SynLethDB: synthetic lethality database toward discovery of selective and sensitive anticancer drug targets

@article{Guo2016SynLethDBSL,
  title={SynLethDB: synthetic lethality database toward discovery of selective and sensitive anticancer drug targets},
  author={Jing Guo and Hui Liu and Jie Zheng},
  journal={Nucleic Acids Research},
  year={2016},
  volume={44},
  pages={D1011 - D1017}
}
Synthetic lethality (SL) is a type of genetic interaction between two genes such that simultaneous perturbations of the two genes result in cell death or a dramatic decrease of cell viability, while a perturbation of either gene alone is not lethal. SL reflects the biologically endogenous difference between cancer cells and normal cells, and thus the inhibition of SL partners of genes with cancer-specific mutations could selectively kill cancer cells but spare normal cells. Therefore, SL is… 
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TLDR
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TLDR
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TLDR
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TLDR
This work proposes a more general definition of SL for cancer metabolism that combines genetic and environmental interactions, namely loss of gene functions and absence of nutrients in the environment, and extends the genetic Minimal Cut Sets approach to determine this new family of metabolic synthetic lethal interactions.
Pan-Cancer Analysis of Potential Synthetic Lethal Drug Targets Specific to Alterations in DNA Damage Response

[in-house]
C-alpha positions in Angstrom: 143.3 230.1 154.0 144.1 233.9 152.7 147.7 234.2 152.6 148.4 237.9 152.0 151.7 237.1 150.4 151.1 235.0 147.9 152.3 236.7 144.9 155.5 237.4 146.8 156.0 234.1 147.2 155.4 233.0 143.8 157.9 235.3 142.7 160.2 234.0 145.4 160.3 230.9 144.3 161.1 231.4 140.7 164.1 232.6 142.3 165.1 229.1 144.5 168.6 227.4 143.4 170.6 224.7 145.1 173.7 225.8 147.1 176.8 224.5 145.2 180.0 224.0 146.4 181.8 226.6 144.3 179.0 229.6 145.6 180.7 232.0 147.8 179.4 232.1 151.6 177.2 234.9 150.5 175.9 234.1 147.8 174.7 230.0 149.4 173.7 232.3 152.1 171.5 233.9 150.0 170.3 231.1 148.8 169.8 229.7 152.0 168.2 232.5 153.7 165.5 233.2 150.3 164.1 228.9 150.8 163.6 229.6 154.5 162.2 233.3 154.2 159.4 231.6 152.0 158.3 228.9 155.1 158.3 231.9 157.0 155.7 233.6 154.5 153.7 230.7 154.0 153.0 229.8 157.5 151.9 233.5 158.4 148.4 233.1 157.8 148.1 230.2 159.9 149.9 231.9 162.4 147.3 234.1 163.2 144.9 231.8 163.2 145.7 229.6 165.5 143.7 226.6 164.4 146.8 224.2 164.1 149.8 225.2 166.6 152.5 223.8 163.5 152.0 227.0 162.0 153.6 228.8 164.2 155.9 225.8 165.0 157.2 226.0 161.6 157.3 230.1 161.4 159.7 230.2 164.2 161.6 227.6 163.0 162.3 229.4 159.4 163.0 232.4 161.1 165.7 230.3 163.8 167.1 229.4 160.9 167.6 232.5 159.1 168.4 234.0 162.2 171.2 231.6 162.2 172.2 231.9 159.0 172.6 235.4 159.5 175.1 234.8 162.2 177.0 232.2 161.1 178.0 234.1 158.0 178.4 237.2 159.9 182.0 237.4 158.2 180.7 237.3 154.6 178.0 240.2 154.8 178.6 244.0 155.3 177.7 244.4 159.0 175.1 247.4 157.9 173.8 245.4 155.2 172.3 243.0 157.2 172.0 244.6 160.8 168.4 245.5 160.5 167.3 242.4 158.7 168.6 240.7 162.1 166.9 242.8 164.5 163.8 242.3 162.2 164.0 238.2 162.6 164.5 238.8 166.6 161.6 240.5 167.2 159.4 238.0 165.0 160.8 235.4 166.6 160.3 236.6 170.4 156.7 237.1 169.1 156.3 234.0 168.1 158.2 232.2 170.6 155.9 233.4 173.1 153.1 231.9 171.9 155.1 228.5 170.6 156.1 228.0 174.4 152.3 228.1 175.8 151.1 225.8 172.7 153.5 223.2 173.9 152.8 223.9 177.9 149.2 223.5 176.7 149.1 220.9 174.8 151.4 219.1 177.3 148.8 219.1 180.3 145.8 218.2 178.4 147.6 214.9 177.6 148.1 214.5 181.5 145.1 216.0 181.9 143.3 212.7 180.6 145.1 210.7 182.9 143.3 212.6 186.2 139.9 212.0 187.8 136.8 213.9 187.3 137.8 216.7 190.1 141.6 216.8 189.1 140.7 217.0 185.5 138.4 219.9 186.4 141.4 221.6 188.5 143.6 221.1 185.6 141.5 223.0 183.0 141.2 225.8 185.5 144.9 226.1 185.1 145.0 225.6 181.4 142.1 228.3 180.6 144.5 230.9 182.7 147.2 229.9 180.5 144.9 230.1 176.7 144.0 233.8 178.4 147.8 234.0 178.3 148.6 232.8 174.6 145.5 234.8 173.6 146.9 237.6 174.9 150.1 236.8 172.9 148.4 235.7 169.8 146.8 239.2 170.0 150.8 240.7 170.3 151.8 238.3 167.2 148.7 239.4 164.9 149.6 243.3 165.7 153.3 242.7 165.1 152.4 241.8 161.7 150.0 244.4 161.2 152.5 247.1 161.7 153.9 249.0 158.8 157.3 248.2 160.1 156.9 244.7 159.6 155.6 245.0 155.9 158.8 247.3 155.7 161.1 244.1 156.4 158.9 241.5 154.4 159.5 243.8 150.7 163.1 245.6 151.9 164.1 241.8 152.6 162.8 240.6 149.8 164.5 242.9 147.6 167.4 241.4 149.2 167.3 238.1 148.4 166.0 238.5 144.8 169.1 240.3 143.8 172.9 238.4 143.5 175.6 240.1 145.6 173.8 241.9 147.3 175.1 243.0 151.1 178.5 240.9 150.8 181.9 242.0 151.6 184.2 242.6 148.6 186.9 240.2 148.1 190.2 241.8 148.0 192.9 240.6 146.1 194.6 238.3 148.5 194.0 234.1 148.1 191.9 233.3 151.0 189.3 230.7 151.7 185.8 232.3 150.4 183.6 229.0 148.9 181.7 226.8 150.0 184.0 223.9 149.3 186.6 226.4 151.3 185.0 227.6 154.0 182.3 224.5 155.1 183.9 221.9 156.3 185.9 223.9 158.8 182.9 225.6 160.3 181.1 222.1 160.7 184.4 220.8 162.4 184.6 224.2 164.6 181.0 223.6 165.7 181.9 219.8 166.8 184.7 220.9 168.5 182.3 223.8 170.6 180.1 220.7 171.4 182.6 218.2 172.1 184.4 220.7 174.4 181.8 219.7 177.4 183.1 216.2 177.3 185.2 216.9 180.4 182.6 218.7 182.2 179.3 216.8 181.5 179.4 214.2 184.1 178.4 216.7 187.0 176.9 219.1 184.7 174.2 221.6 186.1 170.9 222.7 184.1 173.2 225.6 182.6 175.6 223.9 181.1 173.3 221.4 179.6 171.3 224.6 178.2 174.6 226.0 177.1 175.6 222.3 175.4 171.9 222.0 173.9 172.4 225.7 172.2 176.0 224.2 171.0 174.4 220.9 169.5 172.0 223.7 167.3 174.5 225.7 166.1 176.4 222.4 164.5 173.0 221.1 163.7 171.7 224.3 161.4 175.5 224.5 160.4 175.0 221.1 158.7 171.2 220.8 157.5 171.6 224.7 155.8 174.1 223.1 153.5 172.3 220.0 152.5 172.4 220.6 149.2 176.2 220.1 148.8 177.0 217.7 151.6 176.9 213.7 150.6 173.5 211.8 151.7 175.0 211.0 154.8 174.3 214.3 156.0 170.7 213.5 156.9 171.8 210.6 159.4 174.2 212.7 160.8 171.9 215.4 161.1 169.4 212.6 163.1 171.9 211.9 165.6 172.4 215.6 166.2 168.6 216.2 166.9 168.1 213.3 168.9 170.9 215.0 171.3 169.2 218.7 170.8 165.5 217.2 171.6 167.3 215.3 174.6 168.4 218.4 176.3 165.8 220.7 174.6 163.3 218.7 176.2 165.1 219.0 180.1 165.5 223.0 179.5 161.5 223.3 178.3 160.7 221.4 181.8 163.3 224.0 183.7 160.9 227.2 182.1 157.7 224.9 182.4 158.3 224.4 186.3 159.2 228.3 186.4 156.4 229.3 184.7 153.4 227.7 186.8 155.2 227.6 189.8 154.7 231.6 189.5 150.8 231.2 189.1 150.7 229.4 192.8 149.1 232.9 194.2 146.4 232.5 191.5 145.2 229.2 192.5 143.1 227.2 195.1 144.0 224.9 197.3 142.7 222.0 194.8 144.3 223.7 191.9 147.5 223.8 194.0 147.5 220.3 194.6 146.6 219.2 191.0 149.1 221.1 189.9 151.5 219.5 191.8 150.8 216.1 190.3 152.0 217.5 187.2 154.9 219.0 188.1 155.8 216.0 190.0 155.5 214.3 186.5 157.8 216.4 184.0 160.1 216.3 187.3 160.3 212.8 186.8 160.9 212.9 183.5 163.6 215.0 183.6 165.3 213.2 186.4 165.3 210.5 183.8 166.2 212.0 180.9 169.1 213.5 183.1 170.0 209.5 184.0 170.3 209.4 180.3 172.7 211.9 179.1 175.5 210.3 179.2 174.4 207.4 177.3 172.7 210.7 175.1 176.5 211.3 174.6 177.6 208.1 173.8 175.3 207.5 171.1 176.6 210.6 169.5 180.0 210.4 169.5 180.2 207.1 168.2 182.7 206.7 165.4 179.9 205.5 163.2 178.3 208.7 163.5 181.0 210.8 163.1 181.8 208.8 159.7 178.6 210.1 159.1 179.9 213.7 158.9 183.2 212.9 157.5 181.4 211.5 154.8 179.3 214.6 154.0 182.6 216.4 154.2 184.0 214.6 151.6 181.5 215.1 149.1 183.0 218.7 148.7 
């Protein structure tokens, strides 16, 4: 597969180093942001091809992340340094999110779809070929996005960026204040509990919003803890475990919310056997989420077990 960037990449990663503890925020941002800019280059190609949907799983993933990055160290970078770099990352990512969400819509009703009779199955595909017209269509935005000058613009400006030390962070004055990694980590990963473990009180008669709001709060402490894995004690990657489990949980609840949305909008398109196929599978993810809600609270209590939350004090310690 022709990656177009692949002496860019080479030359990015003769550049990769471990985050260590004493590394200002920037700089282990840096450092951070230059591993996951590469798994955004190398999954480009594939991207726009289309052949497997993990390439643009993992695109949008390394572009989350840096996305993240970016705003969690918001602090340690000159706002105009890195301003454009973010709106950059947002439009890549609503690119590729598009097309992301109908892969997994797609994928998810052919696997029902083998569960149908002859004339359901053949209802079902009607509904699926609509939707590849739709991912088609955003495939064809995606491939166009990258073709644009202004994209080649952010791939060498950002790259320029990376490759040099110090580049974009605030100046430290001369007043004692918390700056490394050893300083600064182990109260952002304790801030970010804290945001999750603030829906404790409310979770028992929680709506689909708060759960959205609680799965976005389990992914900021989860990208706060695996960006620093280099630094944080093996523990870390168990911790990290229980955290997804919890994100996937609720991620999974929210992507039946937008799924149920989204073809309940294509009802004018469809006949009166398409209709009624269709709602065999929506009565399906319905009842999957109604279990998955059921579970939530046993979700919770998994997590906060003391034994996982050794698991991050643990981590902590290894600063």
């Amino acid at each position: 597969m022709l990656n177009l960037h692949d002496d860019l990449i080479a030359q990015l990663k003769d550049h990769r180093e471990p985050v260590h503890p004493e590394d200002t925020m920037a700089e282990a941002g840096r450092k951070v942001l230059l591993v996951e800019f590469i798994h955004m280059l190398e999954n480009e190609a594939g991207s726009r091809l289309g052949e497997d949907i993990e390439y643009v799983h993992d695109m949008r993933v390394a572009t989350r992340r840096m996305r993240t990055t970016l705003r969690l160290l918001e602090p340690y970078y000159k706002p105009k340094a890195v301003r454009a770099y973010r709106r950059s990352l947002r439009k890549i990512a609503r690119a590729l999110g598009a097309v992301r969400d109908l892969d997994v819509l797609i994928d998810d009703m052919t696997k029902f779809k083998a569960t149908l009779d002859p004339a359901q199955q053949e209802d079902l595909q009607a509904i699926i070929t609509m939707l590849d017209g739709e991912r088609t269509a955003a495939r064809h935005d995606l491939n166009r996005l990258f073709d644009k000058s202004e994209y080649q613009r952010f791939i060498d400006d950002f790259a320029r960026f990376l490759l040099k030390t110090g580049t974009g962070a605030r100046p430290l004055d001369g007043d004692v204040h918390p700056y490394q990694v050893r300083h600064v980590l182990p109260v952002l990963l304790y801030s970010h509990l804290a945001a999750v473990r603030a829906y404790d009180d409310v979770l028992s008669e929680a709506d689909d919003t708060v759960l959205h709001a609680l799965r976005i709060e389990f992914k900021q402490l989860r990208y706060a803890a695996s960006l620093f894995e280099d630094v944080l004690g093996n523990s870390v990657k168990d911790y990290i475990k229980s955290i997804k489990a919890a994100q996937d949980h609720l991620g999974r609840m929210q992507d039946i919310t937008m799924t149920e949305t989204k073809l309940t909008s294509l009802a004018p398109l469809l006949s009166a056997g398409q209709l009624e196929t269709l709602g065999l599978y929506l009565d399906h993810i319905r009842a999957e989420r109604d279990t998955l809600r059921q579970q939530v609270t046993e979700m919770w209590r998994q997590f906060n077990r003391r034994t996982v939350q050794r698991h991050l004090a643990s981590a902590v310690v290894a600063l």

TLDR
A computational framework provides a basis for clinically relevant and actionable SL based drug targets specific to alterations in DDR pathways and has shown clinical relevance, for selected targetable SL interactions using Kaplan-Meier analysis in terms of improved disease-free survival.
DNA Double Strand Break Repair - Related Synthetic Lethality.
TLDR
Mechanistic aspects of synthetic lethality in the context of deficiencies in DNA double strand break repair pathways are discussed and clinical trials utilizing synthetic lethal interactions are reviewed and the mechanisms of resistance are reviewed.
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TLDR
Syn-Lethality is presented, the first integrative knowledge base of SL that is dedicated to human cancer, which integrates experimentally discovered and verified human SL gene pairs into a network, associated with annotations of gene functions, pathways and molecular mechanisms.
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